Denial of the Right to Counsel in Misdemeanor Cases: Court Watching in Nashville, Tennessee

Following a request by the ABA Section of Civil Rights and Social Justice, ArchCity Defenders organized a court watching program at the Davidson County General Sessions Criminal Court in Nashville on Monday, September 12, 2016. The goal of the program was to learn more about the administration of right to counsel in misdemeanor courts in Nashville, and to learn if defendants were being incarcerated for inability to pay fines and fees.

The observers found that prosecutors did not inform defendants about the process that allows them to seek waiver of fines and fees if they cannot afford to pay – instead, “prosecutor[s] negotiate plea agreements with numerous uncounseled defendants.” Additionally, they noted that when judges impose fines and fees, they “make little to no effort… to determine” if defendants actually have the ability to pay them.

The report also includes an alarming anecdote regarding the court’s failure to inform defendants of indigency waivers. One single Black mother with three children had been to Court 1A five times over a period of two years, facing charges of driving on a suspended license. She couldn’t get her license reinstated because she had never been able to afford the underlying fine. While she explained her situation, a bailiff approached and informed her that she could get an indigency affidavit – the woman said that in all her prior experiences at that court, no one had ever told her about the form. Court observers then went to the clerk’s office to request additional copies of the indigency form (to hand to other defendants), but the clerk refused to give them more than one copy.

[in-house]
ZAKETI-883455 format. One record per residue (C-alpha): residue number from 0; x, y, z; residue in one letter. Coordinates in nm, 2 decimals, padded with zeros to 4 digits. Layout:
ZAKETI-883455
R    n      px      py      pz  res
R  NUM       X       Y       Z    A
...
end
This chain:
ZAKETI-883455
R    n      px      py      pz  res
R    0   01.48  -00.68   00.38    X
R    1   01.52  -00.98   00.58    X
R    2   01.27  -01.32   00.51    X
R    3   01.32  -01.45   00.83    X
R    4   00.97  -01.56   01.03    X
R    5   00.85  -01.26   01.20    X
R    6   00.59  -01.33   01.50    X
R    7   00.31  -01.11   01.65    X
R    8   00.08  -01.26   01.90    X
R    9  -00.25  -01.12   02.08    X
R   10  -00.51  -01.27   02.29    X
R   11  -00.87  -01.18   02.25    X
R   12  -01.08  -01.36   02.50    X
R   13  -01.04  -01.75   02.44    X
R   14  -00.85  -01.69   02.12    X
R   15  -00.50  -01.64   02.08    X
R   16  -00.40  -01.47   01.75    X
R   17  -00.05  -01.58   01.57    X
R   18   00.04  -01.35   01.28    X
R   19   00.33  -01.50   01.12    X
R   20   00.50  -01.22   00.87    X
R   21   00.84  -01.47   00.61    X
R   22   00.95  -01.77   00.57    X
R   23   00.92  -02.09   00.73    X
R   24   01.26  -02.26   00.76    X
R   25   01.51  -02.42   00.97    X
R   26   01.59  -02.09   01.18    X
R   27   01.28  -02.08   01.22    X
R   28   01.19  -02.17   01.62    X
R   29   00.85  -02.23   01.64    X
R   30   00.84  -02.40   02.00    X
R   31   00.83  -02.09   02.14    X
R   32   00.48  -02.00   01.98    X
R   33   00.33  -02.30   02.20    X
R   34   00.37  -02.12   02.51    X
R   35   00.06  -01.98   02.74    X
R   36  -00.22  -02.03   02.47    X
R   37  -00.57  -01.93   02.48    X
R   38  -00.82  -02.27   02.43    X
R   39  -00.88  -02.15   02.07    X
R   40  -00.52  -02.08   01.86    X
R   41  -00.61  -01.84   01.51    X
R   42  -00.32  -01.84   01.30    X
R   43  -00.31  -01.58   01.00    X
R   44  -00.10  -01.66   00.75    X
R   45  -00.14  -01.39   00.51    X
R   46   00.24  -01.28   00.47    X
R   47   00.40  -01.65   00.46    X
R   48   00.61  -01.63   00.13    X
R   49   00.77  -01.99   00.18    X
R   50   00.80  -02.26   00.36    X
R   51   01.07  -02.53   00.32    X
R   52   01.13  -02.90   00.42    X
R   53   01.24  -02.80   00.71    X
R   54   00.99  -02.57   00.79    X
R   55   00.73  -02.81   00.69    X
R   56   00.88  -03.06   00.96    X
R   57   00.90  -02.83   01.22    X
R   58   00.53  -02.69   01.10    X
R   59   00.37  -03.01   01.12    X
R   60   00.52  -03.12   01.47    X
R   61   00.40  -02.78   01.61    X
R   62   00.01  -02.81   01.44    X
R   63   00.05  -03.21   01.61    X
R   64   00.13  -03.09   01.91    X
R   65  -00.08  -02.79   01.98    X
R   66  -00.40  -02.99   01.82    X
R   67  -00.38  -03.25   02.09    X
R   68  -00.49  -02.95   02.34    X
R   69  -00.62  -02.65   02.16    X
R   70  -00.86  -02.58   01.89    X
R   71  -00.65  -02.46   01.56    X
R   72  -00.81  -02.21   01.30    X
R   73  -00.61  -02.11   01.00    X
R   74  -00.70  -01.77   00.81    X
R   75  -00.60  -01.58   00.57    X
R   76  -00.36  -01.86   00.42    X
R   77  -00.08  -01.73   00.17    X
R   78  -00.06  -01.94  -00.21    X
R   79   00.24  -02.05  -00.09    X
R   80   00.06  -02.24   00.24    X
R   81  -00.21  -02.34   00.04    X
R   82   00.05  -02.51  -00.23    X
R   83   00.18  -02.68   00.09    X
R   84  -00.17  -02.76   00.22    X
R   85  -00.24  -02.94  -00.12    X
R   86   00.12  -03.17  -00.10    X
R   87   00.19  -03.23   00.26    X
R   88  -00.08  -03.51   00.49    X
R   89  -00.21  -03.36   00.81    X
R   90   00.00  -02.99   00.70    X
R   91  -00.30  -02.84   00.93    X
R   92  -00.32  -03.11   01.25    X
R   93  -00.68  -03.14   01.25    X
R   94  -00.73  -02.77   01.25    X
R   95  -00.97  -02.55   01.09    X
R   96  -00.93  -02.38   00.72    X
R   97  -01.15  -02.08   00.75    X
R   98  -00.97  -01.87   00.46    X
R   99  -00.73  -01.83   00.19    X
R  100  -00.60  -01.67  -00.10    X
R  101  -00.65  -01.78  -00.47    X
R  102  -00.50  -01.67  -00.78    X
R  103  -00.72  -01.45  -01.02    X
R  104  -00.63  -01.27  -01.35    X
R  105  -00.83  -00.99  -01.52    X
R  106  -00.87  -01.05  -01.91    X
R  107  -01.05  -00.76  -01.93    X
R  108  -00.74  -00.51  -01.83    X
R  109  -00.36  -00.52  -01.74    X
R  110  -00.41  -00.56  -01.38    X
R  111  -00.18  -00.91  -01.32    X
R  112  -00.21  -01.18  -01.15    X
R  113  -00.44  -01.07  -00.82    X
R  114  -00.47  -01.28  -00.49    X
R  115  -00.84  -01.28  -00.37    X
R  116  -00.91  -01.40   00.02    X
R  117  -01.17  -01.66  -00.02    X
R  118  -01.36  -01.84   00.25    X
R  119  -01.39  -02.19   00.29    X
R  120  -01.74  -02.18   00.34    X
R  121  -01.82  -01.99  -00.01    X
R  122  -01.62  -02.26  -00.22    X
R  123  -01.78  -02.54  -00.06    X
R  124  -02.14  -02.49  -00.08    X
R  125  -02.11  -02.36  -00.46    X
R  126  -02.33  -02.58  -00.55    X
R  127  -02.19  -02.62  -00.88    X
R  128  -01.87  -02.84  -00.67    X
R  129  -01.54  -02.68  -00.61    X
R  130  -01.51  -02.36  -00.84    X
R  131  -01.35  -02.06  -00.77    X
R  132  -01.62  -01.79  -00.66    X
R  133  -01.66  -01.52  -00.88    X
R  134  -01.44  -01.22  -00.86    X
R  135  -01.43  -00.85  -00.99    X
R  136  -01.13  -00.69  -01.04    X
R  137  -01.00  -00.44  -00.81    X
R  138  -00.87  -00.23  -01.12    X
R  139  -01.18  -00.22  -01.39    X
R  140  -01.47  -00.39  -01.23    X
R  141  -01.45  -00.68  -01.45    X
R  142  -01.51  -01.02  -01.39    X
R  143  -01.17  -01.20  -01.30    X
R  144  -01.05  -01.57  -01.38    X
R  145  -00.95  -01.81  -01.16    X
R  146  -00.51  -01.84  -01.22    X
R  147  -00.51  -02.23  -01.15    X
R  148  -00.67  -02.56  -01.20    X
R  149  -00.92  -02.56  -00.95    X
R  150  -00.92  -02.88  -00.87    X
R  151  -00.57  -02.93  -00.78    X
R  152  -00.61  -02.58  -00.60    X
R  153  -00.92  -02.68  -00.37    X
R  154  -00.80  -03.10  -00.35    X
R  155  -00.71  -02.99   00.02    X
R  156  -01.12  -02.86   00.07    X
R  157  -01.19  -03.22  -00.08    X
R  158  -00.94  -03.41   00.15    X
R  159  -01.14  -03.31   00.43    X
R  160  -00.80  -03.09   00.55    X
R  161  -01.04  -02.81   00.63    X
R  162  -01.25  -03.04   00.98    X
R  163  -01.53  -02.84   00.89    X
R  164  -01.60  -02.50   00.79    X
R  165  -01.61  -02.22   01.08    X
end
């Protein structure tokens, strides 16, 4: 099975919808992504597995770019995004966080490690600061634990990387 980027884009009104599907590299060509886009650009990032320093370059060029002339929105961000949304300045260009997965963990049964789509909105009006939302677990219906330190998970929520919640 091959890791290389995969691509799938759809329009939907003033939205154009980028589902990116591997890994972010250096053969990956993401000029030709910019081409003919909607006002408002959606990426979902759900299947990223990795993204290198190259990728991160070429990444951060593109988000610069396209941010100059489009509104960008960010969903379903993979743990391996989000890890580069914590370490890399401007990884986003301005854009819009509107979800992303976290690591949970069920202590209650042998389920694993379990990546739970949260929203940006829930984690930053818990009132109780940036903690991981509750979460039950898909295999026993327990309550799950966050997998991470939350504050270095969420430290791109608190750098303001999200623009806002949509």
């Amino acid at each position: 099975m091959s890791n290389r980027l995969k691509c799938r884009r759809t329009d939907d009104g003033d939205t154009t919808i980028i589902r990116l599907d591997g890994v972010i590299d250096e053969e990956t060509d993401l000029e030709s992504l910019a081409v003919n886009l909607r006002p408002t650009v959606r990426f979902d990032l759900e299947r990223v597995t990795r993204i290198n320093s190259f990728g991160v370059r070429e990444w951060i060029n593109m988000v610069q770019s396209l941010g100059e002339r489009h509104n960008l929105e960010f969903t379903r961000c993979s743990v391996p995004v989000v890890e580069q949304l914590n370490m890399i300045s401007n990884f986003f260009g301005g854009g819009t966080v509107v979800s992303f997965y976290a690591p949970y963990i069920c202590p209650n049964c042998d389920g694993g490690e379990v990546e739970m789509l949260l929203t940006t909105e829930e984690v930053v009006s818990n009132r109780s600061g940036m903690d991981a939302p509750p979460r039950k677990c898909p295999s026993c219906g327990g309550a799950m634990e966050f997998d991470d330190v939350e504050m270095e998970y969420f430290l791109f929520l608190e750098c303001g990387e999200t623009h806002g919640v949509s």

You can read the full text of the report here.

Stephen Hanlon, Thomas Harvey, Norman Leifstein, American Bar Association Civil Rights and Social Justice Section, Arch City Defenders, Indiana University School of Law